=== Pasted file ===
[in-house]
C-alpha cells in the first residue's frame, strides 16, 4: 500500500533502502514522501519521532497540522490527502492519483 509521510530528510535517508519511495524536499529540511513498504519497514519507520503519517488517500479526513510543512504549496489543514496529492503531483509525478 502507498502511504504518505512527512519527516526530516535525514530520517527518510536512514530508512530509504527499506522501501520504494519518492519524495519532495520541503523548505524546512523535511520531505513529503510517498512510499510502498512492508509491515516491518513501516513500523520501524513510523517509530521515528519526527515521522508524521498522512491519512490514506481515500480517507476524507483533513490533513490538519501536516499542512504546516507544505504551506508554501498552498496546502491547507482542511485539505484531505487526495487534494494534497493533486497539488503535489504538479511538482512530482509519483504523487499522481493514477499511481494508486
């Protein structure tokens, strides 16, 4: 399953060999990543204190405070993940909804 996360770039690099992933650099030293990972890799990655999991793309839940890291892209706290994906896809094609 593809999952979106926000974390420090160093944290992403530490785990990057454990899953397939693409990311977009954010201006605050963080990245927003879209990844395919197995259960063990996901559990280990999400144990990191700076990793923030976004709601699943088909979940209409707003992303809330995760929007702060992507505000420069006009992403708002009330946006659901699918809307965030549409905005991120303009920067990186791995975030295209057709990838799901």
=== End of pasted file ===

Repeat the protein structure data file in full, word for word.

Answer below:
[in-house]
C-alpha cells in the first residue's frame, strides 16, 4: 500500500533502502514522501519521532497540522490527502492519483 509521510530528510535517508519511495524536499529540511513498504519497514519507520503519517488517500479526513510543512504549496489543514496529492503531483509525478 502507498502511504504518505512527512519527516526530516535525514530520517527518510536512514530508512530509504527499506522501501520504494519518492519524495519532495520541503523548505524546512523535511520531505513529503510517498512510499510502498512492508509491515516491518513501516513500523520501524513510523517509530521515528519526527515521522508524521498522512491519512490514506481515500480517507476524507483533513490533513490538519501536516499542512504546516507544505504551506508554501498552498496546502491547507482542511485539505484531505487526495487534494494534497493533486497539488503535489504538479511538482512530482509519483504523487499522481493514477499511481494508486
């Protein structure tokens, strides 16, 4: 399953060999990543204190405070993940909804 996360770039690099992933650099030293990972890799990655999991793309839940890291892209706290994906896809094609 593809999952979106926000974390420090160093944290992403530490785990990057454990899953397939693409990311977009954010201006605050963080990245927003879209990844395919197995259960063990996901559990280990999400144990990191700076990793923030976004709601699943088909979940209409707003992303809330995760929007702060992507505000420069006009992403708002009330946006659901699918809307965030549409905005991120303009920067990186791995975030295209057709990838799901």